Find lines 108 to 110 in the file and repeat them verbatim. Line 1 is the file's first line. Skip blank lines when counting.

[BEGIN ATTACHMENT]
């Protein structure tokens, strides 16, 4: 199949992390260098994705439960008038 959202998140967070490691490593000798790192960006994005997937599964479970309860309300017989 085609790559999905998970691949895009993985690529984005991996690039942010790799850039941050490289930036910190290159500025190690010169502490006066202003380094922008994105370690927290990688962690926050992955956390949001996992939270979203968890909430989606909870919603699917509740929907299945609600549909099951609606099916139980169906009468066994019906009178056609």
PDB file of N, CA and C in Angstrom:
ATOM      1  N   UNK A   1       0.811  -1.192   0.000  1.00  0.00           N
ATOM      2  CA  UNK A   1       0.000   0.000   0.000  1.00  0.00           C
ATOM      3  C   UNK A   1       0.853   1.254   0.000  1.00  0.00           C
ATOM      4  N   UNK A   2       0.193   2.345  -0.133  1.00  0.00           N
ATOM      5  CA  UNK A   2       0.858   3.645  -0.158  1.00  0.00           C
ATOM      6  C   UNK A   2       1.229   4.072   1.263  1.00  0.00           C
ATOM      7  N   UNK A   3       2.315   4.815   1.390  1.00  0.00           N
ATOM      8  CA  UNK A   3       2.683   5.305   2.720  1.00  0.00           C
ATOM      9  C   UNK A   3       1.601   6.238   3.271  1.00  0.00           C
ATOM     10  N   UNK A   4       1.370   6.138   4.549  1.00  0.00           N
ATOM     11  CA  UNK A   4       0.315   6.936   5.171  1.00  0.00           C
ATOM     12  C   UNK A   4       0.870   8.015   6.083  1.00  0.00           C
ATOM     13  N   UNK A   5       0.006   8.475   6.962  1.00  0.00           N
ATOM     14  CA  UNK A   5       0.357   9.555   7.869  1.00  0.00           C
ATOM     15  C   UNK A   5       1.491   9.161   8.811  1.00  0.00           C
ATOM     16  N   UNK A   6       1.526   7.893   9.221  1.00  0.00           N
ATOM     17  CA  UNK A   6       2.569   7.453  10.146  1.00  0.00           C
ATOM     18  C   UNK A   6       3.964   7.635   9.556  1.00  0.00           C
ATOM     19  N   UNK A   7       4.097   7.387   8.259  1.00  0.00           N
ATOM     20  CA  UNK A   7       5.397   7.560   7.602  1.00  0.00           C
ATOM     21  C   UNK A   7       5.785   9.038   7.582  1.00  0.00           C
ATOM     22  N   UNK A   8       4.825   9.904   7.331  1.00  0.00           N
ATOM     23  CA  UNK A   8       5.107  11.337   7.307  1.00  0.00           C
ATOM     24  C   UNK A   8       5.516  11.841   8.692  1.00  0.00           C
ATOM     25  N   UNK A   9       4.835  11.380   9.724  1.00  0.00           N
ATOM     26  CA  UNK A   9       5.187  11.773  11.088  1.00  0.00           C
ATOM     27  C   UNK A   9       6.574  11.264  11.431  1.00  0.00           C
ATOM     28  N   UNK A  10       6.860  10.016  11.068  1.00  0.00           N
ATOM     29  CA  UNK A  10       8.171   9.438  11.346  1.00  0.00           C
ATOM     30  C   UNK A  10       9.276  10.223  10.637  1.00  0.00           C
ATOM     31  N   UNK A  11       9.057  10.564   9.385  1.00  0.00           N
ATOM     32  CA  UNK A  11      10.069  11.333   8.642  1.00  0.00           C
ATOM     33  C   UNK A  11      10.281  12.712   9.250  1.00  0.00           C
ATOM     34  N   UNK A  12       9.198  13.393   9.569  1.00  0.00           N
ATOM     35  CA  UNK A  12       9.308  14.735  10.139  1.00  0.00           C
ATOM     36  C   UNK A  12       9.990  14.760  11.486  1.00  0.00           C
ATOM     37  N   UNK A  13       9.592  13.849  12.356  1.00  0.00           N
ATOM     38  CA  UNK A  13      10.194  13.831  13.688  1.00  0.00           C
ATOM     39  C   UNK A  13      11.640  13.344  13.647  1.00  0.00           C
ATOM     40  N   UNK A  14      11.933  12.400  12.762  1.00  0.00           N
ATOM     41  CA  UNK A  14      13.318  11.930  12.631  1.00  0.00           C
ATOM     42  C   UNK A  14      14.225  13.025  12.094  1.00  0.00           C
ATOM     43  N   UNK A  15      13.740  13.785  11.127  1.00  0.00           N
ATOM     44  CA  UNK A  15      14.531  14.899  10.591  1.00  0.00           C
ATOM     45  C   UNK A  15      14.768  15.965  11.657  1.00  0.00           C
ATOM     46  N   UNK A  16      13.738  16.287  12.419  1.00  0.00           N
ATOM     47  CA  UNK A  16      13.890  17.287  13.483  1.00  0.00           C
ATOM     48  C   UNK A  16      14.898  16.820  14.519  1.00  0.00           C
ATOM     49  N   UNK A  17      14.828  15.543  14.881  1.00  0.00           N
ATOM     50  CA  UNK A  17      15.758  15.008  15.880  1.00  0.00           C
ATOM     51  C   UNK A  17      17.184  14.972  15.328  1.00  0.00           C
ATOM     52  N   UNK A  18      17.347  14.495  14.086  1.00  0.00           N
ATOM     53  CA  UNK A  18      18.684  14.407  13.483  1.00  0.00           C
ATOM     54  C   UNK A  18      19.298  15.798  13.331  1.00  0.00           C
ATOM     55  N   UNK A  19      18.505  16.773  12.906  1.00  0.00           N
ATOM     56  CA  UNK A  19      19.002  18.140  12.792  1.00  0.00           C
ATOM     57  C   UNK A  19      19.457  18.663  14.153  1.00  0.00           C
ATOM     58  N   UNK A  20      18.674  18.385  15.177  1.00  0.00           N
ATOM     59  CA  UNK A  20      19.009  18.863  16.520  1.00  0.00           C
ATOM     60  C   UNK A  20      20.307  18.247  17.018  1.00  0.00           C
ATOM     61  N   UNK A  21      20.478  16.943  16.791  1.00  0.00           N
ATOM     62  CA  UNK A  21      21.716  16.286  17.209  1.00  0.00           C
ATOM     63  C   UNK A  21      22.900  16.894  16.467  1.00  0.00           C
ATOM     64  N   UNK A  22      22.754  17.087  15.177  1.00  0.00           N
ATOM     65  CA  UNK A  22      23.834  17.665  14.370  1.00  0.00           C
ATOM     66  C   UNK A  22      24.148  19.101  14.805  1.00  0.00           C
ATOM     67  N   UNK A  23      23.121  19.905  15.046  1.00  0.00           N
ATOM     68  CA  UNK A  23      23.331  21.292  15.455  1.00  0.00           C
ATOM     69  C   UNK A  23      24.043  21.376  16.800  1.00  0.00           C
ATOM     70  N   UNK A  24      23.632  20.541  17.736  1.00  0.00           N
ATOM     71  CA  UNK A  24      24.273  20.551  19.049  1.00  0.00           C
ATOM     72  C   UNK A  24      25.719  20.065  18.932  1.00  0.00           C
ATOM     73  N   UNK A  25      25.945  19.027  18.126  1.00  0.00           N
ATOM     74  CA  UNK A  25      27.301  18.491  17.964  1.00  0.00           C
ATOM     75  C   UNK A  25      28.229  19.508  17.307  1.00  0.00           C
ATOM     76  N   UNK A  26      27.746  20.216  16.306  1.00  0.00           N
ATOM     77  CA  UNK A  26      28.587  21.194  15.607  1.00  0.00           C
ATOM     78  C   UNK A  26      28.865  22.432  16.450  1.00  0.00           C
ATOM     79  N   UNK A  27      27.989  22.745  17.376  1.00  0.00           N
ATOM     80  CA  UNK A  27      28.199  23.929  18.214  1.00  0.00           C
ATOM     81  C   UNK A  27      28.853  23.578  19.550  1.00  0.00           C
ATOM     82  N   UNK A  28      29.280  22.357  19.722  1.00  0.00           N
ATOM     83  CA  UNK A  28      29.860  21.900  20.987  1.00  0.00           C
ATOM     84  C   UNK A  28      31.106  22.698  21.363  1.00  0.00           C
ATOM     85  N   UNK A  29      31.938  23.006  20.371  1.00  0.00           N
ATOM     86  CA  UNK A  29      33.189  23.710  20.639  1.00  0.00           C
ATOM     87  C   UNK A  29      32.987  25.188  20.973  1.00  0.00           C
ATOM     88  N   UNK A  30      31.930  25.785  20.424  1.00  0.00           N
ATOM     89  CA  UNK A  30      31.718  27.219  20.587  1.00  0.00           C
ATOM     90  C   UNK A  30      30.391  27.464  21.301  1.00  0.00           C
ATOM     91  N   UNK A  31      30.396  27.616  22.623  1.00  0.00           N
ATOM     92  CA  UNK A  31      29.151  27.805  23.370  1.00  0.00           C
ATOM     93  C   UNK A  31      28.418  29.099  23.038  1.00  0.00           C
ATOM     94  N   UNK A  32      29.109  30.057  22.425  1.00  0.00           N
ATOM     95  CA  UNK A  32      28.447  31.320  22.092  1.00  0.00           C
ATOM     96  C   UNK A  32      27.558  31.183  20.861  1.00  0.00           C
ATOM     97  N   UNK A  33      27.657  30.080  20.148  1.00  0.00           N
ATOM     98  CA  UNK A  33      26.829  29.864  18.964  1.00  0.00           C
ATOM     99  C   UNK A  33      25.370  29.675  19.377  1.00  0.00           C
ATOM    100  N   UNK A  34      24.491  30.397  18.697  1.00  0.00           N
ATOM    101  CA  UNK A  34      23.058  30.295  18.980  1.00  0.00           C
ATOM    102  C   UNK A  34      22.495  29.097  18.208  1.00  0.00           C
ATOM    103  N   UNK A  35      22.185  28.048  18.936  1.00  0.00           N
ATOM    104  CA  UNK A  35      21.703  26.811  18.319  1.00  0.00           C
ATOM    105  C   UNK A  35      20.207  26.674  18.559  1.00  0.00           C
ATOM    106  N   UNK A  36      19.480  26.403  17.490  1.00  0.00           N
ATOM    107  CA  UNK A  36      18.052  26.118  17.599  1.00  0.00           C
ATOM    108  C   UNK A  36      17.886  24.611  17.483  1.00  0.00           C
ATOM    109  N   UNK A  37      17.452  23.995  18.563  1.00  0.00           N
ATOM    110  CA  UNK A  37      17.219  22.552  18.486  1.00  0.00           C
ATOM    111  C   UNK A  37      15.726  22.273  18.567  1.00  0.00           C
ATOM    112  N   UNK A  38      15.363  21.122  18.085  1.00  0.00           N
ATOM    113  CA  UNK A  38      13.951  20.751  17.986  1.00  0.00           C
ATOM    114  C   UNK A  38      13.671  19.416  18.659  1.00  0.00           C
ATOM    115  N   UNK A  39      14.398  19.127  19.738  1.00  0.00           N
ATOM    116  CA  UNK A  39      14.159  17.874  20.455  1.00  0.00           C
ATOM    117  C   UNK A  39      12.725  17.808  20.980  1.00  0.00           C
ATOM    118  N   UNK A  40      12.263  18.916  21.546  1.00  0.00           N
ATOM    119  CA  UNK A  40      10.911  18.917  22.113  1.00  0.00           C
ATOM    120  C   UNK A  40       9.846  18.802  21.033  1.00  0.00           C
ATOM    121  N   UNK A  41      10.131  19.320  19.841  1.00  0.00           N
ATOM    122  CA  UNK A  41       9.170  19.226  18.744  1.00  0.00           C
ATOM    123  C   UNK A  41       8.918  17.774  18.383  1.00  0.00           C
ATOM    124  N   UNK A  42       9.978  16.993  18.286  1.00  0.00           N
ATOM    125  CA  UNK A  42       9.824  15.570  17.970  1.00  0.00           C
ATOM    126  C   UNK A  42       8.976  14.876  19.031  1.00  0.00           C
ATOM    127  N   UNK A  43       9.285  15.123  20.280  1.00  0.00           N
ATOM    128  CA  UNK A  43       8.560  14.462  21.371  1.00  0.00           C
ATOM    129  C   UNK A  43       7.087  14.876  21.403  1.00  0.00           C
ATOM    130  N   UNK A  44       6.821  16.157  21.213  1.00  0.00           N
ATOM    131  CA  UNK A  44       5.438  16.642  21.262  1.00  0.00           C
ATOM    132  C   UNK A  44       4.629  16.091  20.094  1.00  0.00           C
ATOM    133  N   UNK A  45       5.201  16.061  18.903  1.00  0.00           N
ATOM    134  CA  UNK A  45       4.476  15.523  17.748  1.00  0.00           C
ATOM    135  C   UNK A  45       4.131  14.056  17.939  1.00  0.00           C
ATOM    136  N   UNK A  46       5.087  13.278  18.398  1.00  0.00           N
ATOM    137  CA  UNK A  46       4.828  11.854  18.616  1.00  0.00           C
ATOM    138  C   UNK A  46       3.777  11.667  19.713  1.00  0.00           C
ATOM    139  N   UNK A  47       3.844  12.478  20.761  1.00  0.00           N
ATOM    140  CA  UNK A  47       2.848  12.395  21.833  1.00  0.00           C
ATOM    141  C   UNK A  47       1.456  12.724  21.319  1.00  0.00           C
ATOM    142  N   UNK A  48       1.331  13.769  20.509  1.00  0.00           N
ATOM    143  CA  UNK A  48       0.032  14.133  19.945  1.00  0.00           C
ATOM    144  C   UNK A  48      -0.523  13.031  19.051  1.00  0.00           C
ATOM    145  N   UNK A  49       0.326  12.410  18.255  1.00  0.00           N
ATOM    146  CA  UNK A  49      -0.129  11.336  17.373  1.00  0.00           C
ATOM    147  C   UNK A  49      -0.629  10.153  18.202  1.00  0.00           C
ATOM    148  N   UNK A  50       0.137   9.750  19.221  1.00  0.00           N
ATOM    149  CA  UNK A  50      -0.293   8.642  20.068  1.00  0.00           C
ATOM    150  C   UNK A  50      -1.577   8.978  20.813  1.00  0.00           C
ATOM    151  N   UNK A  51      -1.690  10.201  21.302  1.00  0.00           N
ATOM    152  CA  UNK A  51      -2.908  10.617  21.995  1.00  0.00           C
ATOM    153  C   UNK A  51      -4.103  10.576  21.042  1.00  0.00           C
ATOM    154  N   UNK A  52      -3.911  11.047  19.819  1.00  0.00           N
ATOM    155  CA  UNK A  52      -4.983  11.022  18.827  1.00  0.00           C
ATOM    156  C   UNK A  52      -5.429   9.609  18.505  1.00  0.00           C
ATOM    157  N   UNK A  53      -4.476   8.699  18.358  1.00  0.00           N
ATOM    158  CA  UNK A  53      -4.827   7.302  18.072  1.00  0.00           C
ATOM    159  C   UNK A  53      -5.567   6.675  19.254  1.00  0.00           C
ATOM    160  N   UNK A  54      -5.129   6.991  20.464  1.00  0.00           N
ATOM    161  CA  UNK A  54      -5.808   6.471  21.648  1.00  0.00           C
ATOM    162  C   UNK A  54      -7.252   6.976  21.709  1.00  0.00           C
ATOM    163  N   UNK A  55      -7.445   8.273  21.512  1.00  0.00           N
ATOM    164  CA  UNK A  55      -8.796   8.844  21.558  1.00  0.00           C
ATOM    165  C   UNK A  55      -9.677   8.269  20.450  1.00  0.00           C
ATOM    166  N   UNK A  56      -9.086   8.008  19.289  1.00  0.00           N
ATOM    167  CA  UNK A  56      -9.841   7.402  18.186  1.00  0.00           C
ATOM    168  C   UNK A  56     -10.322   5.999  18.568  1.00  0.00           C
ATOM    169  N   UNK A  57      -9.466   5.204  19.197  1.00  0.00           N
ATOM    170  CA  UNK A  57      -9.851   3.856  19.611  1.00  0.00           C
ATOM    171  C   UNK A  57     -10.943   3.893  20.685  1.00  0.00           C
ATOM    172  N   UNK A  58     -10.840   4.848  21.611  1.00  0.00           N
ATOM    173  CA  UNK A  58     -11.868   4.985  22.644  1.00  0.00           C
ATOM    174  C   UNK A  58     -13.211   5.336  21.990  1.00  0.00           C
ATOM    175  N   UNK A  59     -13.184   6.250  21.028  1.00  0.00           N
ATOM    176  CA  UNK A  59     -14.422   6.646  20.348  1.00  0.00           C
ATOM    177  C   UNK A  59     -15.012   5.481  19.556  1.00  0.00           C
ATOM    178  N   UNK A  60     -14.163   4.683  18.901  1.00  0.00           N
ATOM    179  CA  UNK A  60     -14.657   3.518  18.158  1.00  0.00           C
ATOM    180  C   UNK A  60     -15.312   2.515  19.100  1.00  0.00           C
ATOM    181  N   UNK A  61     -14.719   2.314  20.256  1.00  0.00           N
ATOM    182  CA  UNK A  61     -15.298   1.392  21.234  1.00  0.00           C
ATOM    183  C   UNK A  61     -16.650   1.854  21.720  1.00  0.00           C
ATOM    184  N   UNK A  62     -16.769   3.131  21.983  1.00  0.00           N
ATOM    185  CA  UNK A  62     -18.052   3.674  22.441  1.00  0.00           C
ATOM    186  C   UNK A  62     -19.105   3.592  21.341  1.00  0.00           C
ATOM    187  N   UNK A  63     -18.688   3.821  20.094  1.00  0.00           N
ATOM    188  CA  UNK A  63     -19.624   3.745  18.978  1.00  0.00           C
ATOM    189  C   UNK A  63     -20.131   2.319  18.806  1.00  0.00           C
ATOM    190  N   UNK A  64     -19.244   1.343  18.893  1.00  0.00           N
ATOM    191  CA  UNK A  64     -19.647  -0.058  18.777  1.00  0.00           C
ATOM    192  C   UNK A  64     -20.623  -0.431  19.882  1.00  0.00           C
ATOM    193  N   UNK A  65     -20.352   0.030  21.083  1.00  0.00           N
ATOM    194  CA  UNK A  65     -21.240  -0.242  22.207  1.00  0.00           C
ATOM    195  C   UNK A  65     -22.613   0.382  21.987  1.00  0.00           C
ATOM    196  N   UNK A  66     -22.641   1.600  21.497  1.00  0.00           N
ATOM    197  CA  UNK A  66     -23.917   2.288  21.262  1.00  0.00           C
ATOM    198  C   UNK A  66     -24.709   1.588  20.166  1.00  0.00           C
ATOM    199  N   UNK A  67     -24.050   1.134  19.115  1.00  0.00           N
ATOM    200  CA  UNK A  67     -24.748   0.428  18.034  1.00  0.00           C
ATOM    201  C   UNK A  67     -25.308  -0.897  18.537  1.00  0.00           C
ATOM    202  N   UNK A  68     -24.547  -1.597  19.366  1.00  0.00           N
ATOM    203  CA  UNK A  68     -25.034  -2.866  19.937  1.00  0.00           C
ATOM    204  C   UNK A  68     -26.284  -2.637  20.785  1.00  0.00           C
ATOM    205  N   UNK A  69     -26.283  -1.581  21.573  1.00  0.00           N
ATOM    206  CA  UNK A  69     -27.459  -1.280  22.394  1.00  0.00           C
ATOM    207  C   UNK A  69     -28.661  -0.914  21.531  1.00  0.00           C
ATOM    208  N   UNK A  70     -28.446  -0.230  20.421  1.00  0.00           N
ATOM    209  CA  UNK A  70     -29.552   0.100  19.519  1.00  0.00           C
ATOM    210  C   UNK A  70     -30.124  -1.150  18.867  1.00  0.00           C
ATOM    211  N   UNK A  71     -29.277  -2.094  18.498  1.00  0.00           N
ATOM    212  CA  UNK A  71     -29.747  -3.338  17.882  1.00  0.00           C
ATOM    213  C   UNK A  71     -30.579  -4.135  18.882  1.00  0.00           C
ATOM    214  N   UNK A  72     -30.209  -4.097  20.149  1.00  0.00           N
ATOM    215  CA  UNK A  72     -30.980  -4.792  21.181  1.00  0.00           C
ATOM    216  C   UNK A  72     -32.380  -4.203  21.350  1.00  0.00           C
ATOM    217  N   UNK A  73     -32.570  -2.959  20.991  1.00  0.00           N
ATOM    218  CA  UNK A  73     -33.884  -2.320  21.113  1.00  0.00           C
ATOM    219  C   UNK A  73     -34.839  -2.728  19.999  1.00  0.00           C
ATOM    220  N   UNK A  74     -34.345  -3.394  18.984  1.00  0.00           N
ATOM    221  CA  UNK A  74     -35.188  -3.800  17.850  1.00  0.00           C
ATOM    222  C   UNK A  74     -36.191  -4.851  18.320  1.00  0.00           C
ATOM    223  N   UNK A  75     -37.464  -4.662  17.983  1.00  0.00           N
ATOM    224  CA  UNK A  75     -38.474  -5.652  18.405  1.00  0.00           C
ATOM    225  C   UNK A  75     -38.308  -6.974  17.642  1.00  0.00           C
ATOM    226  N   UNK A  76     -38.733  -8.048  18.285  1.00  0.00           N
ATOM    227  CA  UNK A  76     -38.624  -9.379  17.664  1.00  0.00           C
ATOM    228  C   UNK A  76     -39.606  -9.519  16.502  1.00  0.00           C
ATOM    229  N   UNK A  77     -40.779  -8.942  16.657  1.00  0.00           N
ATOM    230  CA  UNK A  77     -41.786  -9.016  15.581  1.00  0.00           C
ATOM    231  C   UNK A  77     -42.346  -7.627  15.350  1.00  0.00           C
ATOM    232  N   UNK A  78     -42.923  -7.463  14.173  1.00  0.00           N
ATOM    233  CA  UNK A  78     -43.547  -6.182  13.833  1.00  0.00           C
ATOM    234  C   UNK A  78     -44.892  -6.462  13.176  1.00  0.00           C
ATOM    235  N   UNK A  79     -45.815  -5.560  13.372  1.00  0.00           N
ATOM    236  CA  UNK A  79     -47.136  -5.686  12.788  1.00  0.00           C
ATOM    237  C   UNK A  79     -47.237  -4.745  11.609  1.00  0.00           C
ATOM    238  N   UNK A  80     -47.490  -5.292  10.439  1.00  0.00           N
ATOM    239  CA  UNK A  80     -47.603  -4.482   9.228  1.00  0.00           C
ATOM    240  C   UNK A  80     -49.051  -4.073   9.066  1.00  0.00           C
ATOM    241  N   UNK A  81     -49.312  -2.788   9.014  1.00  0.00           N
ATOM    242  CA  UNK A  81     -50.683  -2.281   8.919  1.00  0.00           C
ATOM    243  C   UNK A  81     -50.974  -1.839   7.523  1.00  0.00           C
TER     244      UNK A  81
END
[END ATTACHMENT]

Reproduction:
ATOM    106  N   UNK A  36      19.480  26.403  17.490  1.00  0.00           N
ATOM    107  CA  UNK A  36      18.052  26.118  17.599  1.00  0.00           C
ATOM    108  C   UNK A  36      17.886  24.611  17.483  1.00  0.00           C